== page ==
How did your own experience working as a female director inspire you to start WUTI?
It just all feeds into my passion for film. I really love presenting the female artists I work with as the interesting, positive, complex characters that they are. I feel if more women were in my position this would lead to more of that and, at the end of the day, that is what I want to see and I can relate to. And I don’t think I’m alone in that. Why did you decide to call it Women Under The Influence? Obviously it's a reference to the film A Woman Under The Influence but why did you choose it?
The “Under The Influence” gives a nod to the trailblazers that paved the way; reclaiming a parallel history of cinema is important – I’m not setting up a victim-y perspective. WUTI is there to celebrate achievements and let people know about them. And obviously I love Gena Rowlands. You've worked as a director in the US and the UK, how has your experience differed/been the same with regards to being a woman in the industry?
I have had a really positive experience on both sides of the pond (apart from a few knuckleheaded patronising DPs, but they are in the minority, and now I usually work with female DPs). My production company Partizan is largely female run in the UK and USA and couldn’t give a toss about your genitals if the work is good. As it should be. Saying that, I have noticed a difference when it comes to breaking into commercials. I believe women get a tougher time making the crossover (it's always when the cash gets more serious) and this is certainly borne out statistically. There is a similar pattern for features directors; at film festivals women directors have a huge presence but there is a drop off comes when it comes to being awarded projects with serious budgets.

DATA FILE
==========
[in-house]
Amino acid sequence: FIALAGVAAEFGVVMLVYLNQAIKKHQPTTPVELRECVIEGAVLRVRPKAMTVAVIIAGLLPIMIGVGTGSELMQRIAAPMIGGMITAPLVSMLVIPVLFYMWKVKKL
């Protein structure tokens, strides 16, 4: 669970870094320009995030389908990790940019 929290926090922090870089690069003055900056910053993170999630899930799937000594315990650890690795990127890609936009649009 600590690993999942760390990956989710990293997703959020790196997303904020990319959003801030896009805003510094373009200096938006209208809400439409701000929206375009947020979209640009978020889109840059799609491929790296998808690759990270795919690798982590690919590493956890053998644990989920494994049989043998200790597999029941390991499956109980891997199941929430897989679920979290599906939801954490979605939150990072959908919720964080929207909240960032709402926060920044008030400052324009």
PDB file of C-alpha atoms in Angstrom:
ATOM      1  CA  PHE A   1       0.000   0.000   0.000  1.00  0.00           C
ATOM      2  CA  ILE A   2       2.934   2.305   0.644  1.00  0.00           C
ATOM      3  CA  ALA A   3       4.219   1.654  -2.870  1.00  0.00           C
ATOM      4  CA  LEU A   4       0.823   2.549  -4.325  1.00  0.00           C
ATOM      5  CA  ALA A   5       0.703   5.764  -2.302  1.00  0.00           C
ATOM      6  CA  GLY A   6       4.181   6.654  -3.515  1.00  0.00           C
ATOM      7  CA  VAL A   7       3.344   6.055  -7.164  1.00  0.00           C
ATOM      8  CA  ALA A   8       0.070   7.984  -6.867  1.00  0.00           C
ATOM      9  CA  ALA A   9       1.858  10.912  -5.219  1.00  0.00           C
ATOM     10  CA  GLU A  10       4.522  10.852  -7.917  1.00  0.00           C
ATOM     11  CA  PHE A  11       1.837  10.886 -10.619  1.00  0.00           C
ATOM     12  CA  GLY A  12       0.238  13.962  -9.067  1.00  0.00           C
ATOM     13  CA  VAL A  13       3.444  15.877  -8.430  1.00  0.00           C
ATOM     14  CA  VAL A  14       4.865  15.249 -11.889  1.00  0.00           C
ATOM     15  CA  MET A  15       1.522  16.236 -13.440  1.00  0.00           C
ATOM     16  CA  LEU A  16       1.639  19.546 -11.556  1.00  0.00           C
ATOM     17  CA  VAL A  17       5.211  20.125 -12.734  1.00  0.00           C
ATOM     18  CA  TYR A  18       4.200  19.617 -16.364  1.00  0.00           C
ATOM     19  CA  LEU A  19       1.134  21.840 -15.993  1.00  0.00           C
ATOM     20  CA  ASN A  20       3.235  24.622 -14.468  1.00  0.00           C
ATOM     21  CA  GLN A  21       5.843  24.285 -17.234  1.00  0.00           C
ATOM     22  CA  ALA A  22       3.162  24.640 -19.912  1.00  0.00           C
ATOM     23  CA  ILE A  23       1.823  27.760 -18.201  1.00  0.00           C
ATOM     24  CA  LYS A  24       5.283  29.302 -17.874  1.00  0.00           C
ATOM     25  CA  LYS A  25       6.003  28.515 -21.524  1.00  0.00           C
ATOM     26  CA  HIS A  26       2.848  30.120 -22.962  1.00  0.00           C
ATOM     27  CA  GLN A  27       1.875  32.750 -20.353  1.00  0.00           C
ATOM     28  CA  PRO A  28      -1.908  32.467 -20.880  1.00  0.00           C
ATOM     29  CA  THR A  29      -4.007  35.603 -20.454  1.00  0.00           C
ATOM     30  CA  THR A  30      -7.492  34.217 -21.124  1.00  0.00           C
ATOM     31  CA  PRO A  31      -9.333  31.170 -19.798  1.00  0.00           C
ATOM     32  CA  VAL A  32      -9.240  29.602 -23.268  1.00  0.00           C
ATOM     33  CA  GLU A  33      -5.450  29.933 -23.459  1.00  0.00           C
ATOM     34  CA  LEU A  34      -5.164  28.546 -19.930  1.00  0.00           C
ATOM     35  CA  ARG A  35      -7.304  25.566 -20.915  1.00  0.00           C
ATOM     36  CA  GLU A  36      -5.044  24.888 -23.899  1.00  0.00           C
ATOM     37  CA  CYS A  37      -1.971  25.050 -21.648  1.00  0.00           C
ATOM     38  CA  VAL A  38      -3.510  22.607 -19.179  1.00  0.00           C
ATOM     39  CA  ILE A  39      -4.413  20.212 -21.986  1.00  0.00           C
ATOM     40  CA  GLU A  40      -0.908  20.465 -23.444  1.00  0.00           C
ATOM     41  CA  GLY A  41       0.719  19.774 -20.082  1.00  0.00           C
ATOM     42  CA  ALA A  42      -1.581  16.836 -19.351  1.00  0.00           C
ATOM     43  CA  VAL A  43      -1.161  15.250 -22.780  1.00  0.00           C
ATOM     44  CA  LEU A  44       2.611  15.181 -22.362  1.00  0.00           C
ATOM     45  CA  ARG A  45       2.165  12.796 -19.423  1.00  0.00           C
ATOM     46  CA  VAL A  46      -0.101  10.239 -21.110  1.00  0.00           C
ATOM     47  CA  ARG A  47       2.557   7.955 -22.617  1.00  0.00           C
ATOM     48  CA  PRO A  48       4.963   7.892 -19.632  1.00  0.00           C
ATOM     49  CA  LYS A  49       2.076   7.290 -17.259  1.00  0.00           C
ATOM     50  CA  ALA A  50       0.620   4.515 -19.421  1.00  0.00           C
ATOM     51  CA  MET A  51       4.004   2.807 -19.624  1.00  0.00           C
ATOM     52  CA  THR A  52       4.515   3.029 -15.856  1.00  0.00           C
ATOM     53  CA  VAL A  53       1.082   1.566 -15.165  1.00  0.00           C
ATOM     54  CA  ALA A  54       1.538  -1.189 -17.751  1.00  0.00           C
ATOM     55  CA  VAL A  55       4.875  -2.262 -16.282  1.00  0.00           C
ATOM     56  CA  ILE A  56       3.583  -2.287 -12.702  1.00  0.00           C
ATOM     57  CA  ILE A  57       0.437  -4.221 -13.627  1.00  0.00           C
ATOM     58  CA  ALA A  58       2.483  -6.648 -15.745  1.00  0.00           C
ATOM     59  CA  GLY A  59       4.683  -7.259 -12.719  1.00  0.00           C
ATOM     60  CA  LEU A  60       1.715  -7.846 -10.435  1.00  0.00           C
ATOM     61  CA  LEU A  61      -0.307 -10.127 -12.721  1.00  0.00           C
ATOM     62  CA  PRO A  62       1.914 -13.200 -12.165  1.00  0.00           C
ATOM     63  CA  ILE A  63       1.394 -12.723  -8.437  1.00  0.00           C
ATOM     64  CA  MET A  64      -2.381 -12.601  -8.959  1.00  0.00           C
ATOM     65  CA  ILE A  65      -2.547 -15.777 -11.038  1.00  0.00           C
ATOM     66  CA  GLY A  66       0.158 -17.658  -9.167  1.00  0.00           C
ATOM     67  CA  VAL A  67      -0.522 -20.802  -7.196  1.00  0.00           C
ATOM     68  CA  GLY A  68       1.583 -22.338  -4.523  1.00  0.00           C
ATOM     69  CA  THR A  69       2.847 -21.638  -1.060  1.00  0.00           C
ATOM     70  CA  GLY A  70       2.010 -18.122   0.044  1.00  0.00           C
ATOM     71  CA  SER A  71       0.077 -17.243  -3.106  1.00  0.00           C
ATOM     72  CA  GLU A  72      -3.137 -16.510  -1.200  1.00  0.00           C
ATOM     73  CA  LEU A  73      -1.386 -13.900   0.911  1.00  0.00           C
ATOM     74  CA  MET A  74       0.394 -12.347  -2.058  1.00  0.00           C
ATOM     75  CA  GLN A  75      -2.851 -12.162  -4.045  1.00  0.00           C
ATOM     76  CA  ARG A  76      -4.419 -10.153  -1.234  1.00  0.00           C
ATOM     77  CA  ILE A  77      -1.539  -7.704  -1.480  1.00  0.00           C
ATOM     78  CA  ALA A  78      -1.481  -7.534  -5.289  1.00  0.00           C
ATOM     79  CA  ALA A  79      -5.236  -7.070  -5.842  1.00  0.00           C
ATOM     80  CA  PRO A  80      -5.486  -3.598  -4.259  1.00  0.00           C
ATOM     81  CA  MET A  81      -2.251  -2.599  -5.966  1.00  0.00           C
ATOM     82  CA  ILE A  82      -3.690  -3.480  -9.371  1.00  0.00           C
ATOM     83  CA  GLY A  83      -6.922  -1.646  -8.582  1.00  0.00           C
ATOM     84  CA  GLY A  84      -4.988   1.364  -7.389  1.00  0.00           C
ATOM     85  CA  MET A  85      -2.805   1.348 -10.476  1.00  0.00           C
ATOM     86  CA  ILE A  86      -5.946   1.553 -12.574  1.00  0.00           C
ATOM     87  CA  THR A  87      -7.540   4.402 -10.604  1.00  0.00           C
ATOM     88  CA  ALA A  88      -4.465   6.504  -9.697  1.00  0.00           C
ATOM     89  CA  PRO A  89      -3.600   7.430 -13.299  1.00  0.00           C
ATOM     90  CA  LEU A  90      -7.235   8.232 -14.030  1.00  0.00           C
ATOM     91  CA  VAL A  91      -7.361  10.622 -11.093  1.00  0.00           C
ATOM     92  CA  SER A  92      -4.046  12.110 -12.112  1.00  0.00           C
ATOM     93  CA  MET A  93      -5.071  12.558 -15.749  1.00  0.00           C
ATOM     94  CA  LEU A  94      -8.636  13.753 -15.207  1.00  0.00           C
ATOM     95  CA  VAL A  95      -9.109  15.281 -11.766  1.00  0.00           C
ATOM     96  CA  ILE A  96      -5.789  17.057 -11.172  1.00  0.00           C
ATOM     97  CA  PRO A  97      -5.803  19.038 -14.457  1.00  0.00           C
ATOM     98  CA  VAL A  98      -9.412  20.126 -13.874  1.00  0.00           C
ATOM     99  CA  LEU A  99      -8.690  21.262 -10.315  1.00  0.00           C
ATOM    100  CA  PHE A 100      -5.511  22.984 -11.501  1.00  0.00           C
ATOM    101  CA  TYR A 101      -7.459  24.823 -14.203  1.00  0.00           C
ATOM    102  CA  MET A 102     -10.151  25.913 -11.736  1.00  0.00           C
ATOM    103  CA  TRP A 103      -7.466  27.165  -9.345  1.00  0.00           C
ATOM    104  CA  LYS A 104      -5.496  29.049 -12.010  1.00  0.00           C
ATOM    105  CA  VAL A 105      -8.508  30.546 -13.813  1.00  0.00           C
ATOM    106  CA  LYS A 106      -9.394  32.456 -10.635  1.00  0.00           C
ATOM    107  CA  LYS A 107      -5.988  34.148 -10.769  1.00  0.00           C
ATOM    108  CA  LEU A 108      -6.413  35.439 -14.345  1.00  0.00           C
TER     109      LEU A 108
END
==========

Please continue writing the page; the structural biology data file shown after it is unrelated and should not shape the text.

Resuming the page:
Do you have a favourite story about a lesser-known director?
There are so many heroic women with marvellous stories but I love Haifaa Al-Mansour, the first female film director from Saudi Arabia who made this great movie Wadjda about a young girl who wants a bike. When it comes to stories most people have never heard of, there is Doris Wishman, the only woman to work in the sexploitation field of the 70s. She seemingly couldn’t keep a lid on her madcap ideas, from nudes on the moon to gangsters hiding out in nature camps. She was one of the most prolific and leftfield women directors. Who is your favourite female director?
Lynne Ramsay has only made three feature films but has left such a deep-seated effect on me and so many other filmmakers. I think her films are profoundly beautiful. She famously had a tough time butting heads on the last picture she worked on in Hollywood and ended up leaving it. But it had so much promise – imagine Lynn Ramsay directing a Western starring Natalie Portman! It would be a real joy for me to organise a screening with Lynne Ramsay in LA but more than anything I would just love to watch another Lynne Ramsay film. Have you had much support from people in the industry?
People have been wonderfully supportive. There is an incredible network of women supporting women in the industry in Los Angeles at the moment; I have never experienced anything like it, it's really inspiring and shows what can be done when there's fantastic people like Jill Soloway at the helm. I think there is no point complaining about things without taking action to change them. And I believe things are set to change. I mean, remember when people thought women couldn’t be funny? For more information about Women Under The Influence head here.